First, it makes it easier to prepare your tax return. Whether you prepare your own taxes using free online tax software from H&R Block or hire an accountant to prepare your return for you, you need to report business income and expenses separately from your personal income and deductions.

Keeping them separate from the beginning saves you time if you prepare taxes yourself, and saves money on your accounting bill if you pay someone to prepare your tax return for you.

When you commingle funds in your personal account, it becomes far too easy to overlook deductible business expenses. A separate business bank account ensures you don’t miss any valuable deductions.

It also helps you avoid the opposite mistake: deducting personal expenses illegally as business expenses. This mistake can trigger an IRS audit and subsequently make your life miserable.

A tax audit is even more miserable if your personal and business expenses are all tangled up in one personal bank account. Clean books make an audit far easier to defend.

Even people who simply work a side gig should consider doing so under a business name with a separate business bank account. It may seem unnecessarily complicated in the beginning, but it saves you time and money later.

4. Liability

As their name implies, limited liability companies exist primarily to limit the owners’ liability to only business-owned assets.

For example, say you personally own $200,000 in stocks and have another $250,000 in equity in your home. Your business owns $50,000 in assets. If someone sues your business and wins, they can theoretically only collect money from the business — they can’t touch your personal assets.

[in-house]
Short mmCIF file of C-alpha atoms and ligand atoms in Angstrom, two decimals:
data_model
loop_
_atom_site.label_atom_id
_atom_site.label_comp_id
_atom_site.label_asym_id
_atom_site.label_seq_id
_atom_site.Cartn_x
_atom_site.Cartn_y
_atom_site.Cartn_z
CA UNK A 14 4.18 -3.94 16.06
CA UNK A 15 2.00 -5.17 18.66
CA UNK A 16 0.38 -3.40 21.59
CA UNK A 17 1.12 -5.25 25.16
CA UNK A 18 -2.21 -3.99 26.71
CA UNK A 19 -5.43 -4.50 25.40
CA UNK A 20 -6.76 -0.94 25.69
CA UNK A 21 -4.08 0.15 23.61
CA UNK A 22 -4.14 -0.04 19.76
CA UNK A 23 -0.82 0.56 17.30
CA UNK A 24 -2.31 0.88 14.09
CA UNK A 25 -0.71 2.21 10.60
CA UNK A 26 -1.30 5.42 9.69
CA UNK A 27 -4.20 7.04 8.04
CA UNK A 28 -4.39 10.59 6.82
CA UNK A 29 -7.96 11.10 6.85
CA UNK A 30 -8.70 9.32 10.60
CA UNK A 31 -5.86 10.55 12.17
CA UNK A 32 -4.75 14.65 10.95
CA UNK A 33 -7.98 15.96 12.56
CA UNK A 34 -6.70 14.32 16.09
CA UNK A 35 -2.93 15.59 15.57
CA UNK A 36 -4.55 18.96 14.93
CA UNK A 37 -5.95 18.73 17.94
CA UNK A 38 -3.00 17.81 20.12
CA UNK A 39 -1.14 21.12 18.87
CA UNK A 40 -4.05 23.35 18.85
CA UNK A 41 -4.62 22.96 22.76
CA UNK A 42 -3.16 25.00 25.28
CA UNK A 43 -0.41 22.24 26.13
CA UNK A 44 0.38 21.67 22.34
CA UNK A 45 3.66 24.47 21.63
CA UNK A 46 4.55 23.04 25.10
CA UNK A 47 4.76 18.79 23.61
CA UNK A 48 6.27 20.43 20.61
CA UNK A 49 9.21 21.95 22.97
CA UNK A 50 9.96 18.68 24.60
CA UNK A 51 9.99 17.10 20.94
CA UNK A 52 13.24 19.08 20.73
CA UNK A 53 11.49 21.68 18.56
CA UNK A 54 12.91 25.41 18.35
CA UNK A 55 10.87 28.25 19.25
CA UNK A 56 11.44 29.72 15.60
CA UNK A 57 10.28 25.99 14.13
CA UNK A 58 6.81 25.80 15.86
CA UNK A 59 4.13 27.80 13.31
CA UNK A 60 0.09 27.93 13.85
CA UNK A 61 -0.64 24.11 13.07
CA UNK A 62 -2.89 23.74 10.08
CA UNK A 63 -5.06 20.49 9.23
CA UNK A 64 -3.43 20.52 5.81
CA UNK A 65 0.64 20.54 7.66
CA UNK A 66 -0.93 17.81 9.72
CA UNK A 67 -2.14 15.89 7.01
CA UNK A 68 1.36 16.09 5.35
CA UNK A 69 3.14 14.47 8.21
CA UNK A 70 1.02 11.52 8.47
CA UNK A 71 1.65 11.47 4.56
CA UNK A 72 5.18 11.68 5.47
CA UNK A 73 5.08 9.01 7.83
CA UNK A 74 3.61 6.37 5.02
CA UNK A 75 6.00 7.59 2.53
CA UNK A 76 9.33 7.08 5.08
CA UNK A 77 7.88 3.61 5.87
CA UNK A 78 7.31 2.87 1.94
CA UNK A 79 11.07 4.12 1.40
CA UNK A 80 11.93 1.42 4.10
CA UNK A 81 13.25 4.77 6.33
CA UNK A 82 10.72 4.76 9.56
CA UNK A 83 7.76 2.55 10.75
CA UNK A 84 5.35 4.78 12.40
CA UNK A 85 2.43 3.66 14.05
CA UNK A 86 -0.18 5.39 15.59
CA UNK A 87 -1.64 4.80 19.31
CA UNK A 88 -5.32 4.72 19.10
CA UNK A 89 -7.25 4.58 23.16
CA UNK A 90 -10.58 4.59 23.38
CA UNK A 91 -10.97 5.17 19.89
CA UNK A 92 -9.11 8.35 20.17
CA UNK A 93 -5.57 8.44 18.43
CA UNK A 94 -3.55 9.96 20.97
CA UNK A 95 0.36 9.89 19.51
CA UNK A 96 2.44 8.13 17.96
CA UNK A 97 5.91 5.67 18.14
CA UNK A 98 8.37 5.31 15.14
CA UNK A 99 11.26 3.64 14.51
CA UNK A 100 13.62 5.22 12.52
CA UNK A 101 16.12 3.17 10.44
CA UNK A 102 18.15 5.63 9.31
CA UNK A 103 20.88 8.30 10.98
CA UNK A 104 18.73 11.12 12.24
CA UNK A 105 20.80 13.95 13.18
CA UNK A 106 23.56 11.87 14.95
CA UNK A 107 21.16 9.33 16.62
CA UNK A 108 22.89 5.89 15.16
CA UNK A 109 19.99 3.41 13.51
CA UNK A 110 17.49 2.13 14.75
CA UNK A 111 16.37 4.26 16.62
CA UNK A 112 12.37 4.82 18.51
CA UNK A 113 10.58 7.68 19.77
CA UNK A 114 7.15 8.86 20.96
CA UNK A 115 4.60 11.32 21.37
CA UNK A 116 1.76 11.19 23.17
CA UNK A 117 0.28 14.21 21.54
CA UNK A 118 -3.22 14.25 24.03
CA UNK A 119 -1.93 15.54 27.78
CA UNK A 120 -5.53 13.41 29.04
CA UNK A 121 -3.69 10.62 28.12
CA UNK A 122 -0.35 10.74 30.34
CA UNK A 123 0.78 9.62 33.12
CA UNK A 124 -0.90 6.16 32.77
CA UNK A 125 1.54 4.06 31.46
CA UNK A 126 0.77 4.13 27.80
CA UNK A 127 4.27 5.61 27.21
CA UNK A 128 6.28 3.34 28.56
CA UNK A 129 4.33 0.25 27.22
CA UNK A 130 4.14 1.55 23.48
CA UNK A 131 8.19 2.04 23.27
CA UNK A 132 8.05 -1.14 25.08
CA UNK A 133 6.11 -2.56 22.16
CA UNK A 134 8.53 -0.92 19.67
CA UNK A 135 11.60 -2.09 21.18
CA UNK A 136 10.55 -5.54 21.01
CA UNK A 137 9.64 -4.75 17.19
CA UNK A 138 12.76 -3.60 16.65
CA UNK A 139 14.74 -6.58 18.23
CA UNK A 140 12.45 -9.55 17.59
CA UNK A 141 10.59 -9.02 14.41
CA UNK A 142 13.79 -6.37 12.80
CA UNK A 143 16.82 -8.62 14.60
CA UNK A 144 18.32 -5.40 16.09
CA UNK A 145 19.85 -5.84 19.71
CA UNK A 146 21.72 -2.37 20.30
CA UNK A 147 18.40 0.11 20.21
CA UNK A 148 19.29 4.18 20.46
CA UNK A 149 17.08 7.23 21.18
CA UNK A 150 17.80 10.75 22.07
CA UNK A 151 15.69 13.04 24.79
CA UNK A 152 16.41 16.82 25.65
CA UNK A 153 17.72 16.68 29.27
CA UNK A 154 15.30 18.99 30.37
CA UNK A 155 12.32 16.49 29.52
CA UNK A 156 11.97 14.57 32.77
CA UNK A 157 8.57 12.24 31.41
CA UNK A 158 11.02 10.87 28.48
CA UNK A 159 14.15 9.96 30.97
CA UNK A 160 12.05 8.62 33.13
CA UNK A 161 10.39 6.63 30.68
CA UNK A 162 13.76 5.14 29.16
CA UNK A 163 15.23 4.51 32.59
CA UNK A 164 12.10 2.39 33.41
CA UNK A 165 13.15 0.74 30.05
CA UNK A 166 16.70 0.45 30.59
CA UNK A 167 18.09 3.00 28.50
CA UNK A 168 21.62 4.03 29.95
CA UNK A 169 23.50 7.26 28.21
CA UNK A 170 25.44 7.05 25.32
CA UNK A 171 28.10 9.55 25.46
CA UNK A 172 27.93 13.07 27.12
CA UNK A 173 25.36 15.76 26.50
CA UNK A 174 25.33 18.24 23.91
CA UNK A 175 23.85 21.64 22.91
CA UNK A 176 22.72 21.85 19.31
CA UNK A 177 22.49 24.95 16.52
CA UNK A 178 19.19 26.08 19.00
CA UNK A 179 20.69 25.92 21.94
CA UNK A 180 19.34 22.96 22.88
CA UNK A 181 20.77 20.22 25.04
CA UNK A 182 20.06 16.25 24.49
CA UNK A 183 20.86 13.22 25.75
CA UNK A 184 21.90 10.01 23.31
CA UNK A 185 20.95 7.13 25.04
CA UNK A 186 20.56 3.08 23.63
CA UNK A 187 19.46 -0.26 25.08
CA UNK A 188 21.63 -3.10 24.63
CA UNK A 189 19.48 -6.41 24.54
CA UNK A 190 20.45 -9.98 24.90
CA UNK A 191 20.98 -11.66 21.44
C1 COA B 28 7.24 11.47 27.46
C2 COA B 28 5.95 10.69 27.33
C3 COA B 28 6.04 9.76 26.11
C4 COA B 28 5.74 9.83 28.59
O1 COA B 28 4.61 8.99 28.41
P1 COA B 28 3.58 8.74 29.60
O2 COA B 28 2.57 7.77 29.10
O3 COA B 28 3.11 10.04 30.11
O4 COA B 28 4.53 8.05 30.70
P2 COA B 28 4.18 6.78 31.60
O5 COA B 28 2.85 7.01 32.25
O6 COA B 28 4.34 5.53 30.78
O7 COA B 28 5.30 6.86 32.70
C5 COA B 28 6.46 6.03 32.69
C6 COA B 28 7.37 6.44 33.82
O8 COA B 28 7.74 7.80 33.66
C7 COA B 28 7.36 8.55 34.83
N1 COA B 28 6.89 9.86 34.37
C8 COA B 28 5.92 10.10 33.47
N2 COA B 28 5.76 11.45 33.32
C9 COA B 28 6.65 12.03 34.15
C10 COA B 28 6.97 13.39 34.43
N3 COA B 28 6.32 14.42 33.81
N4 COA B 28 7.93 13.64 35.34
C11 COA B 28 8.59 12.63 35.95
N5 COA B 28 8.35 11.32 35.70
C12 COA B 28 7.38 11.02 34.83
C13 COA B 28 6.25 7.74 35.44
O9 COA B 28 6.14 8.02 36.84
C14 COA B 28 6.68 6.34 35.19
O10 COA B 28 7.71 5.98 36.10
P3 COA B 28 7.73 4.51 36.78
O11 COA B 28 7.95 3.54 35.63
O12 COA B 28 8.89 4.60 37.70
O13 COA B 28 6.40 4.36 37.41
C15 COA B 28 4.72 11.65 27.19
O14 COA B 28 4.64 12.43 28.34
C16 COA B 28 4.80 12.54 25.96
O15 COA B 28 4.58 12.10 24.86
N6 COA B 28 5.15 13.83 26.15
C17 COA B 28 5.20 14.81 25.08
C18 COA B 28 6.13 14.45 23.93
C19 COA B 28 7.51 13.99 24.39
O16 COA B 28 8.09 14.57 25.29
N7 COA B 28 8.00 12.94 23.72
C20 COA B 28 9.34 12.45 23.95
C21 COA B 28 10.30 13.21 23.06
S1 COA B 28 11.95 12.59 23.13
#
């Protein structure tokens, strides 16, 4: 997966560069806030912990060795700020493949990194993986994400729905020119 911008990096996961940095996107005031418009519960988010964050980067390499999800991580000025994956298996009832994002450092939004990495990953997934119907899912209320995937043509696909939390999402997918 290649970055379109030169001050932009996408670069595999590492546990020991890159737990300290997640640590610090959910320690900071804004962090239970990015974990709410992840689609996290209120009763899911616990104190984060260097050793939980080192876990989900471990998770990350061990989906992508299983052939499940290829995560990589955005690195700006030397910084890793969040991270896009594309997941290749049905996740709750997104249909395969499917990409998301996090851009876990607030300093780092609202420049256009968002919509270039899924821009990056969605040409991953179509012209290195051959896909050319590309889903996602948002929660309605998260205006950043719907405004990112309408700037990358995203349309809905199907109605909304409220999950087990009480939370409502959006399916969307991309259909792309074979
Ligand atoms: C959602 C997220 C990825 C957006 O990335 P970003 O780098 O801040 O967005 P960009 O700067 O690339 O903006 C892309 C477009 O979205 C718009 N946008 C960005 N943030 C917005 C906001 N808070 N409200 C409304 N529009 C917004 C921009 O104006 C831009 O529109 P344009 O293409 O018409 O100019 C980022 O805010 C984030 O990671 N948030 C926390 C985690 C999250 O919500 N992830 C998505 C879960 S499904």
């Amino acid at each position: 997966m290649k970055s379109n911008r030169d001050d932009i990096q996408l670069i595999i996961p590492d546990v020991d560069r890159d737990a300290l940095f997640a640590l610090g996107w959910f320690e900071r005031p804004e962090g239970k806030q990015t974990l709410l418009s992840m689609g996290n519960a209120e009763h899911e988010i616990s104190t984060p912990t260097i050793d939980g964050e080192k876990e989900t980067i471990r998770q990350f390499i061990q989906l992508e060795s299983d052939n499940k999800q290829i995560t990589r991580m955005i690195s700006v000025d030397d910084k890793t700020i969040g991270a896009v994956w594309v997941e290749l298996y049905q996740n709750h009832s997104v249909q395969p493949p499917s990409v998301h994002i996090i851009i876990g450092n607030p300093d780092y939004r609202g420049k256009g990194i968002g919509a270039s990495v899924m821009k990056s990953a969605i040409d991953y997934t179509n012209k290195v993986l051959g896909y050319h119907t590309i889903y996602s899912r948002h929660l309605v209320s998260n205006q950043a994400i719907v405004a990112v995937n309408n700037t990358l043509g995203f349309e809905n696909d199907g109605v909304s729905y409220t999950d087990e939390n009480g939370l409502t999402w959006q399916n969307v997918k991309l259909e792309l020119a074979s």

This protection breaks down if you commingle your personal assets with your business assets. Then, everything becomes fair game for plaintiffs and creditors.

In other words, legal entities only limit your liability to the extent that you keep your funds and accounting separate.

It works like this: The plaintiff sues your company and names you personally as a defendant in the lawsuit as well. It’s known as “piercing the corporate veil” — coming after not just your business and its assets, but you and all your personal assets too.

You and your attorney must then petition the judge to remove your personal name as a defendant in the suit, and the judge can demand evidence that you truly manage your business separately.

That evidence should include separate business and personal bank accounts.

5. Merchant Services

Do you want to collect money from your customers via credit cards or bank transfers?

Then you need a business bank account. When you apply for a merchant services account so you can collect money through a payment gateway, one of the first things they ask for is your business bank account information. You can’t run business charges through a personal checking account.

The world of merchant services and payment gateways is a complex one, so do your homework about what to look for in a payment processing service before committing to any one option.

6. Partnerships

Just because you’re a solopreneur today doesn’t mean you’ll never have a business partner or two. If and when you do, you’ll need a neutral, joint bank account specifically for business transactions.

After all, a business partner can’t write checks or make withdrawals from your personal account.

Besides, the sentence “I use my personal bank account to run my business” serves as the business equivalent of telling a date “I live in my parents’ basement.”